“When we open the faucet, we take it automatically that the water will come. But there’s places in the world that don’t have these opportunities,” begins Tahani Amer in a 2022 video from NASA Jet Propulsion Laboratory. Amer speaks in the video about her role as NASA Program executive for the International Surface Water and Ocean Topography (SWOT) satellite water tracking mission. SWOT, a project which aims to survey our global water supply in order for us to be able to conserve it better, is a real game changer.
According to the mission website, the SWOT satellite will be able to detect ocean features with a resolution ten times better than that of current technologies. This is necessary in order to detect features that majorly contribute to climate change. The technology will also be able to track harmful pollutants in the water, as well as enhance climate prediction models.
Amer emphasizes that understanding the changes in the water around us will help us to conserve our water.
“SWOT is a very unique project,” says Amer. “We need to understand our water cycle in detail, and SWOT is going to be one of the first satellites to measure global water. So we’ll have a better understanding of our water and water accessibility.”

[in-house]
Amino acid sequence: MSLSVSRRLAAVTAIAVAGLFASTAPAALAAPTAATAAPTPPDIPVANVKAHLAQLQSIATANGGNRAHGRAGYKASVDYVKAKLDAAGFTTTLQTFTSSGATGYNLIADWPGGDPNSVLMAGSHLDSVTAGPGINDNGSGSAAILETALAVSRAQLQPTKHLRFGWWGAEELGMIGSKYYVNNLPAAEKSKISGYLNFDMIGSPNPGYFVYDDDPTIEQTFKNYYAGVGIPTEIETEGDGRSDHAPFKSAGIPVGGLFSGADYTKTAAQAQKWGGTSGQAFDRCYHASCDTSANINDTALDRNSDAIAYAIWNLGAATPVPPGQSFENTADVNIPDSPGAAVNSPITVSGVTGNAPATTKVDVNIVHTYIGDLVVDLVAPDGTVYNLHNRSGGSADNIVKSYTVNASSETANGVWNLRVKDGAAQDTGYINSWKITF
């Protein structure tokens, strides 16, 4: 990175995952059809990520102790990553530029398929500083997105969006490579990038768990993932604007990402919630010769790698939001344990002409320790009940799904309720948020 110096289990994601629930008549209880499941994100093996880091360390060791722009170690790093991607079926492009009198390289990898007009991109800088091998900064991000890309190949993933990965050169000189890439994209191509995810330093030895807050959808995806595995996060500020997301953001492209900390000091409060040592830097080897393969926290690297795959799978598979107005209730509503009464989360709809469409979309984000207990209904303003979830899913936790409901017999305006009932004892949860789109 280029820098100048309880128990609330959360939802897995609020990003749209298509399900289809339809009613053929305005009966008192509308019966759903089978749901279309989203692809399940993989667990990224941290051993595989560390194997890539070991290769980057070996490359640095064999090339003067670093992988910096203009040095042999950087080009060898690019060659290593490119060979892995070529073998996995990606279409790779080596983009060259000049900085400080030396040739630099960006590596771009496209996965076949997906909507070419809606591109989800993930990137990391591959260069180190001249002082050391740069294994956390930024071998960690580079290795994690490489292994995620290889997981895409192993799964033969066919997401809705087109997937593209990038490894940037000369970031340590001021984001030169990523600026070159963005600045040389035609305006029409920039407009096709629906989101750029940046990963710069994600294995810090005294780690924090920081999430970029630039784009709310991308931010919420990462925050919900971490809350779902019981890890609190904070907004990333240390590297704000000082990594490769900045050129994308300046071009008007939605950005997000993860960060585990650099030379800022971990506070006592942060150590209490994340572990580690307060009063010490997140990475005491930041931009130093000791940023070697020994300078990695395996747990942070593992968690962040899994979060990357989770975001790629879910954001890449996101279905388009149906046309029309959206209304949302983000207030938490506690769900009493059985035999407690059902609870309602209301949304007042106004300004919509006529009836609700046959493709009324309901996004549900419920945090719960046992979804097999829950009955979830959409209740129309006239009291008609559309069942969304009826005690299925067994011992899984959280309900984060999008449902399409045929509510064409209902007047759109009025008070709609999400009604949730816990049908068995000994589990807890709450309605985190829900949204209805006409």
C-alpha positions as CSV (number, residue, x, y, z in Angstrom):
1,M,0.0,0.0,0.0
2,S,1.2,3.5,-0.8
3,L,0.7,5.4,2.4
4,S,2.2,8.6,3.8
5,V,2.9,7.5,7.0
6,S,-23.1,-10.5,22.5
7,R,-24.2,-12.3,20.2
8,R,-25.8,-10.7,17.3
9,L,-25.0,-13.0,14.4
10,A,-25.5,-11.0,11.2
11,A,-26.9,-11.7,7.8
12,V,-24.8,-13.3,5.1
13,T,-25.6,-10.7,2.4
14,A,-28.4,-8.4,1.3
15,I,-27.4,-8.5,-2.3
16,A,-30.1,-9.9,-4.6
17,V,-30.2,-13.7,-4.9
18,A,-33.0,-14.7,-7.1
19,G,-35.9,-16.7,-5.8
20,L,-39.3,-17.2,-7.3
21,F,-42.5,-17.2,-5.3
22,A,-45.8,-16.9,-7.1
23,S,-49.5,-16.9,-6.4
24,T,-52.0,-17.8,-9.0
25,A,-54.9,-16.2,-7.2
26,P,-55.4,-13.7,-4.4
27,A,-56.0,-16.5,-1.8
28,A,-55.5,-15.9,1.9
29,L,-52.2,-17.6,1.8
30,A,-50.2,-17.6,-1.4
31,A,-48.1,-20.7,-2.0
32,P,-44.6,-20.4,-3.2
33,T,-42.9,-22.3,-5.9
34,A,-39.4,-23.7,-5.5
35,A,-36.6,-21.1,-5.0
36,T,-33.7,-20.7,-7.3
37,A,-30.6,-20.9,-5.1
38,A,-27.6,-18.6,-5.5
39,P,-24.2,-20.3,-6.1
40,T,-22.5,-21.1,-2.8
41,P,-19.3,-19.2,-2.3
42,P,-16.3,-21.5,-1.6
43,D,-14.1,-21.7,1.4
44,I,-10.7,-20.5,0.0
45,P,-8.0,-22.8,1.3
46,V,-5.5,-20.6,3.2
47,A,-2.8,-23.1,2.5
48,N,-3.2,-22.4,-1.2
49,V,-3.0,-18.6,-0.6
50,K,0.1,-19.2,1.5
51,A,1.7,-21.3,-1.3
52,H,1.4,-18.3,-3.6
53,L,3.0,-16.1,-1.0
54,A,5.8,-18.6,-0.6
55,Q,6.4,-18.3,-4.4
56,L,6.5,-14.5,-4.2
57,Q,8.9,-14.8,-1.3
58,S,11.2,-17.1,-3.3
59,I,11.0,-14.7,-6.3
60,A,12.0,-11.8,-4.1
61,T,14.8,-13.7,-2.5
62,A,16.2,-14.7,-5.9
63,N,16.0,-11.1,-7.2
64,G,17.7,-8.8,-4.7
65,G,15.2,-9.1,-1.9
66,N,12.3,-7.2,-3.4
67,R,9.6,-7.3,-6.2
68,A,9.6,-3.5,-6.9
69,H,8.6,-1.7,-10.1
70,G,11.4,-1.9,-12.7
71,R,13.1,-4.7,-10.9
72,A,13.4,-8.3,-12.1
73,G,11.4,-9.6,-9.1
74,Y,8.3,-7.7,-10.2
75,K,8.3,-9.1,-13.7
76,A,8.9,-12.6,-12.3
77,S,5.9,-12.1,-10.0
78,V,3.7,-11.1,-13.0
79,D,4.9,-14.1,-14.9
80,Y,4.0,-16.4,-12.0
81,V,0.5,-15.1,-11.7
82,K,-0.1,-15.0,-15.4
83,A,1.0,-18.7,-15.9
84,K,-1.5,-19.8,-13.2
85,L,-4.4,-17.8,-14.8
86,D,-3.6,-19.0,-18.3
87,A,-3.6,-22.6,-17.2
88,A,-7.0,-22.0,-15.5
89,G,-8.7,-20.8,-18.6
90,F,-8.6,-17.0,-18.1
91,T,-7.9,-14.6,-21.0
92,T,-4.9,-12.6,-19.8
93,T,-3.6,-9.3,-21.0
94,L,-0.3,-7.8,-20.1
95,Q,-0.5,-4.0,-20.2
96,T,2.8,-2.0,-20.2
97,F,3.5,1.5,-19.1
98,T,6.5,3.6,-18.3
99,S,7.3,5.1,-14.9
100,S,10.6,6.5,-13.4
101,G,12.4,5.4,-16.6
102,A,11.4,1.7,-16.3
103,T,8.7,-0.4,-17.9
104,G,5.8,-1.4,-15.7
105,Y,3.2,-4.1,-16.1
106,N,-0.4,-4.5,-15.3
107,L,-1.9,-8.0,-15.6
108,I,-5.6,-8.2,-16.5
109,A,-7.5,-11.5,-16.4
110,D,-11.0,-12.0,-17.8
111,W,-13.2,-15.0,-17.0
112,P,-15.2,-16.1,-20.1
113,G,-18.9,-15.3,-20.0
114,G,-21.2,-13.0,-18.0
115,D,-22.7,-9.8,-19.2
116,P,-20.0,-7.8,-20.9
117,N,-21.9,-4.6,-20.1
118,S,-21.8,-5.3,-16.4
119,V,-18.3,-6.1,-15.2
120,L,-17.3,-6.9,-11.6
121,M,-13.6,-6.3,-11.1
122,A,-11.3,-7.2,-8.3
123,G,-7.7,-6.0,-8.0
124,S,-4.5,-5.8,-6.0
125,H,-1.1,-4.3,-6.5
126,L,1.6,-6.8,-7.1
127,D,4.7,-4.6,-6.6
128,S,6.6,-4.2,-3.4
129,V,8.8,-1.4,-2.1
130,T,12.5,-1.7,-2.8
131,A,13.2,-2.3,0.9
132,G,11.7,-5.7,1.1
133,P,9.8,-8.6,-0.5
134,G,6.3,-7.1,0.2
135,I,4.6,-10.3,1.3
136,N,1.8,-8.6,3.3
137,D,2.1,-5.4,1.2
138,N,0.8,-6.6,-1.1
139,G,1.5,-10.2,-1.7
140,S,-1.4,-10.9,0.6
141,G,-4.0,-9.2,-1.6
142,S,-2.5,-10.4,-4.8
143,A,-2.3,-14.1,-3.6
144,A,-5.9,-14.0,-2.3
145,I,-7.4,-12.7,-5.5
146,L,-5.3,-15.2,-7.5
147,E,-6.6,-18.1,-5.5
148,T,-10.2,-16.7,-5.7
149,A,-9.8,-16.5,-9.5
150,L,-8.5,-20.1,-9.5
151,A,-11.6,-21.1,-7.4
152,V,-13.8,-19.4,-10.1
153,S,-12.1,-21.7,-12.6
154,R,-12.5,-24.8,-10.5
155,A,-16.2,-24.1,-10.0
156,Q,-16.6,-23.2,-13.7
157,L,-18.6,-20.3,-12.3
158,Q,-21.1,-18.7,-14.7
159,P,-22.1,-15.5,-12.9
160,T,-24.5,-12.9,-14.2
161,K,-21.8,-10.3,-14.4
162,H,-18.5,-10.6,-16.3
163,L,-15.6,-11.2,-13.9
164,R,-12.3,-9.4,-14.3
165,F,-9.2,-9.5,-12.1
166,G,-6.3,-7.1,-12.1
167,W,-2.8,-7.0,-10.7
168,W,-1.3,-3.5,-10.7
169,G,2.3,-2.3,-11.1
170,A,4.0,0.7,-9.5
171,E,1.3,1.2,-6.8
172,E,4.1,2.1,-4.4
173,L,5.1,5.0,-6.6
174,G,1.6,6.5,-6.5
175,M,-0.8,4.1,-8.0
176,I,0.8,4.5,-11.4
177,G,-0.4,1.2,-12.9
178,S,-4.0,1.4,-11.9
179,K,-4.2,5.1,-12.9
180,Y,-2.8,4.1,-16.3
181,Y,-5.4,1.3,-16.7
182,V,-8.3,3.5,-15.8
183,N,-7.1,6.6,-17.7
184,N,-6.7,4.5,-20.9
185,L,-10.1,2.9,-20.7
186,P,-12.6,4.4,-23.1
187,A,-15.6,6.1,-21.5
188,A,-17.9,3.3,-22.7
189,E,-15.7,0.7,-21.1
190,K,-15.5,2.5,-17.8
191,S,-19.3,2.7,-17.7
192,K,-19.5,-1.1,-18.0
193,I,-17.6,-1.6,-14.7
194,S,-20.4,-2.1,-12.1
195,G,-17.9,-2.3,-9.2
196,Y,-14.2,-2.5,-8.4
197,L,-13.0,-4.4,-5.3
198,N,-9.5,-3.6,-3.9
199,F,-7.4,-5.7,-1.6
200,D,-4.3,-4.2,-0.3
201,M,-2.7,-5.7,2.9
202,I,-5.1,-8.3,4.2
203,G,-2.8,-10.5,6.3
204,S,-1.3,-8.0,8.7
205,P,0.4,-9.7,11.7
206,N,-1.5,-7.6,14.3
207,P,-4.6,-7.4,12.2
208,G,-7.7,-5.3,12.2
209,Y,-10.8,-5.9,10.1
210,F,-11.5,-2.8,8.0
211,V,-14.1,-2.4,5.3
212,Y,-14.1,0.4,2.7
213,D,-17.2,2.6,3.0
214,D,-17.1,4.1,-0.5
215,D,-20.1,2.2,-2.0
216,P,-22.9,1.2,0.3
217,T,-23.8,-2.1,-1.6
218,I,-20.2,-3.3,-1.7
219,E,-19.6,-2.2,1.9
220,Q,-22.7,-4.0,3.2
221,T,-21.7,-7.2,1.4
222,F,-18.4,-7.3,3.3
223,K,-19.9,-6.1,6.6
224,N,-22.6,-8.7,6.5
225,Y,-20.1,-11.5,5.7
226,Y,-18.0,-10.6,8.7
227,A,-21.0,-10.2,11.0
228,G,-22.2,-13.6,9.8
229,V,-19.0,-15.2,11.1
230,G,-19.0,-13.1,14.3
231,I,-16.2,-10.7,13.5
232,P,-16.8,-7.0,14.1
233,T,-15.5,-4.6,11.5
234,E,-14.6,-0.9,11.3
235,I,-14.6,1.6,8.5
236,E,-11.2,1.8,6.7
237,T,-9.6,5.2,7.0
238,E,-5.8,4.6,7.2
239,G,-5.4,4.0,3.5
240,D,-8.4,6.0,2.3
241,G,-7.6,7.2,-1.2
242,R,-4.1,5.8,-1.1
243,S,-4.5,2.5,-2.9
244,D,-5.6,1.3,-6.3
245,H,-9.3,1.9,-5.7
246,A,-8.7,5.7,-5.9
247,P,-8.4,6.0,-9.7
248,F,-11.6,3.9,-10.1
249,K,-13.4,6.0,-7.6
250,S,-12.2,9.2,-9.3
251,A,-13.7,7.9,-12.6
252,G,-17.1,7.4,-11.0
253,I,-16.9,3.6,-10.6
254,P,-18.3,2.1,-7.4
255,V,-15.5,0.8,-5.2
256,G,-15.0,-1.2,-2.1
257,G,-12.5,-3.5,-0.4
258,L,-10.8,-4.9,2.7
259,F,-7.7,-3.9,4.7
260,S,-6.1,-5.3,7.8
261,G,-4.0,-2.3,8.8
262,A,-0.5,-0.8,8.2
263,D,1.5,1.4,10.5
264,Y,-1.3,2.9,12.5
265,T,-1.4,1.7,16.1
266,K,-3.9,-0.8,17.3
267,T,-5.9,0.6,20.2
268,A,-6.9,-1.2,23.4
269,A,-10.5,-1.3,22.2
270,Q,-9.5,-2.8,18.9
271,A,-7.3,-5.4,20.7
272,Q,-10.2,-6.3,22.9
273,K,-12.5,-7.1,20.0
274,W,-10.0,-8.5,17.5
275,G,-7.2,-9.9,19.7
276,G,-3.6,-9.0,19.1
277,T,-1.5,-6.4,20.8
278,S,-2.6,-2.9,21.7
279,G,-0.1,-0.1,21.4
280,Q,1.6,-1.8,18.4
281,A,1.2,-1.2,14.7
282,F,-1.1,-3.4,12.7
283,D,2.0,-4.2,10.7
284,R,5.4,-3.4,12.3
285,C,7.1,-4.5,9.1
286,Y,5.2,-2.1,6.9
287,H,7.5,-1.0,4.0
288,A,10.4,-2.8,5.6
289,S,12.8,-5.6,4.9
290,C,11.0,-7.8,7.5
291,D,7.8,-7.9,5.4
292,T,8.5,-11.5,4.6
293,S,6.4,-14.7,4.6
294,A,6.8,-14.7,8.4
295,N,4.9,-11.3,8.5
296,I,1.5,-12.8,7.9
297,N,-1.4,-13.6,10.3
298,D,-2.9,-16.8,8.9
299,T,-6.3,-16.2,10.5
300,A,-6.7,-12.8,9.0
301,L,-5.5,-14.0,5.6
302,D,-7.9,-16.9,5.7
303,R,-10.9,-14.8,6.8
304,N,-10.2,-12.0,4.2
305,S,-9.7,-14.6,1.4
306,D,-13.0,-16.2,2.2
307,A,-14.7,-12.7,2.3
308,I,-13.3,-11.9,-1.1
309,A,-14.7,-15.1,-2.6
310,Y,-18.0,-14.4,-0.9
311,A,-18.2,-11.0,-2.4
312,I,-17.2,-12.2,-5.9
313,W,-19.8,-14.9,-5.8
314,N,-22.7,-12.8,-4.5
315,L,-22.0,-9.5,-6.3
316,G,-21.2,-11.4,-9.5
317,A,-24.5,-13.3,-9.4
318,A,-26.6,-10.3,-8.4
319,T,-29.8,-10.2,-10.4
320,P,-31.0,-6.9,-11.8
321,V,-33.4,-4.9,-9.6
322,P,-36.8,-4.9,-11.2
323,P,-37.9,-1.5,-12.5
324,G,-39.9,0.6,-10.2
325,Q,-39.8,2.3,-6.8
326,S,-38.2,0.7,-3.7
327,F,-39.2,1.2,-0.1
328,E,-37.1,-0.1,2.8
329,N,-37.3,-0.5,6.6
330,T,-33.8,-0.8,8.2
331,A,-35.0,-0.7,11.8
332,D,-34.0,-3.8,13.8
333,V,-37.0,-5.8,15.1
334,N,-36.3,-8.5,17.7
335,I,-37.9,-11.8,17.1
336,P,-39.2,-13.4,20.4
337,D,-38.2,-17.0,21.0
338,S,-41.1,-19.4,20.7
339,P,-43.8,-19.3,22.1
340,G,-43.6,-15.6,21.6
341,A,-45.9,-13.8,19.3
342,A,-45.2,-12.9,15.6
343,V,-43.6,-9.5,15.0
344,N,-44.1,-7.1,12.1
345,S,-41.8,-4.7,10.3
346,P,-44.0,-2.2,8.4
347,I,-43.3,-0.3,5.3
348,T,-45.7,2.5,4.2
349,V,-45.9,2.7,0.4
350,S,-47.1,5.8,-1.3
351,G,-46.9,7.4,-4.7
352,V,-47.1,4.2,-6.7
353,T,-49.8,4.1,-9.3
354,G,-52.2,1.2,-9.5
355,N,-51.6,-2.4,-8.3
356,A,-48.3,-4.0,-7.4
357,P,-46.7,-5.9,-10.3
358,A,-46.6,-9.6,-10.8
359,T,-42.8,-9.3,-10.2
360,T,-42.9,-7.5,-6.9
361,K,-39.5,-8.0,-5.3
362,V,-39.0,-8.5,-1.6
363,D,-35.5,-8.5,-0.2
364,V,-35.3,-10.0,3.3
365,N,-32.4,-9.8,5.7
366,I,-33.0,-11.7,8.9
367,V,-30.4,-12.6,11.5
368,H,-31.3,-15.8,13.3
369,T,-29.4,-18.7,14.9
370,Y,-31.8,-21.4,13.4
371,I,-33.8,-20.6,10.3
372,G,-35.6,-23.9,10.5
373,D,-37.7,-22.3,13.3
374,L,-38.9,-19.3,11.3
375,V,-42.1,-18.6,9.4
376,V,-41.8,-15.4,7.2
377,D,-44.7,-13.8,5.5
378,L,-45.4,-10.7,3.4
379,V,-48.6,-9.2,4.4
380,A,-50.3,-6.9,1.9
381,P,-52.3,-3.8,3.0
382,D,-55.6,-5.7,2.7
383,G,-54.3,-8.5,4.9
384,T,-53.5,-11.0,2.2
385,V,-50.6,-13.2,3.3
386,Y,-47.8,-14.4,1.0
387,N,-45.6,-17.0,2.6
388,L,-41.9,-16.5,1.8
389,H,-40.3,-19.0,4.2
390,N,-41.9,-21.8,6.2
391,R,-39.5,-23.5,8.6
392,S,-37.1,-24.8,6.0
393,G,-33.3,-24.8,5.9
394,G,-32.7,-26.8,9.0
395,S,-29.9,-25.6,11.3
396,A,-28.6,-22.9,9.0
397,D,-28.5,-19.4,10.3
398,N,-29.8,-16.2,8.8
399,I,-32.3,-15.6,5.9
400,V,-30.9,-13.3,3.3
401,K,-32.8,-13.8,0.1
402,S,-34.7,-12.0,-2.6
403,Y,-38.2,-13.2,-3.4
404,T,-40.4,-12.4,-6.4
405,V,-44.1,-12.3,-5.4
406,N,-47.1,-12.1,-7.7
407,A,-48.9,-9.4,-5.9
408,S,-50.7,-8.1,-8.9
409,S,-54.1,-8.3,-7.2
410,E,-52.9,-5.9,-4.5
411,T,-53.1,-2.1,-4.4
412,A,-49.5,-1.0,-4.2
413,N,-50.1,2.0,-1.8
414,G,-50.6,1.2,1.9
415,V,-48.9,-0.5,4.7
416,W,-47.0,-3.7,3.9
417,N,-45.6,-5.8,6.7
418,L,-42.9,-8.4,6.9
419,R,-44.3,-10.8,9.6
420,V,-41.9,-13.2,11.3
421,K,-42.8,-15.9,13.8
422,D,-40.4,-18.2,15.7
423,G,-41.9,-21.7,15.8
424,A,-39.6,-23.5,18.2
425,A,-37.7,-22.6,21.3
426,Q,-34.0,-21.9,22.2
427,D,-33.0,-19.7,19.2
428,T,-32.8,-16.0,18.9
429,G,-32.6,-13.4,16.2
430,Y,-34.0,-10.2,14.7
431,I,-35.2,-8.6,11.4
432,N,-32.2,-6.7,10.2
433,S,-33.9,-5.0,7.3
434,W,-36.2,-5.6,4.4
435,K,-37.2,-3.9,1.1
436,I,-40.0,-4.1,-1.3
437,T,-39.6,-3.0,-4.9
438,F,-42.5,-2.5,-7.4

Tahani Amer was encouraged to pursue science from a young age, as her father worked in water as well. “He used to work for the Nile River, for the High Dam in Egypt. Growing up in Egypt, my dad was always encouraging me. He said “Boys and girls, there is no difference between them.””
Amer not only has a deep-rooted passion for engineering but also a drive to make the world a better place.
“I always had a dream that I would do something different, something outside the box than any ordinary girl,” Amer states in a NASA video titled “Tahani Amer” from 9 years ago. In her 2022 video, it's satisfying to see that her journey has come full circle as she works on the SWOT mission, a project that could help lessen the impact of climate change. “It is very rewarding to me that I can do anything, even at baby steps, to save our planet.”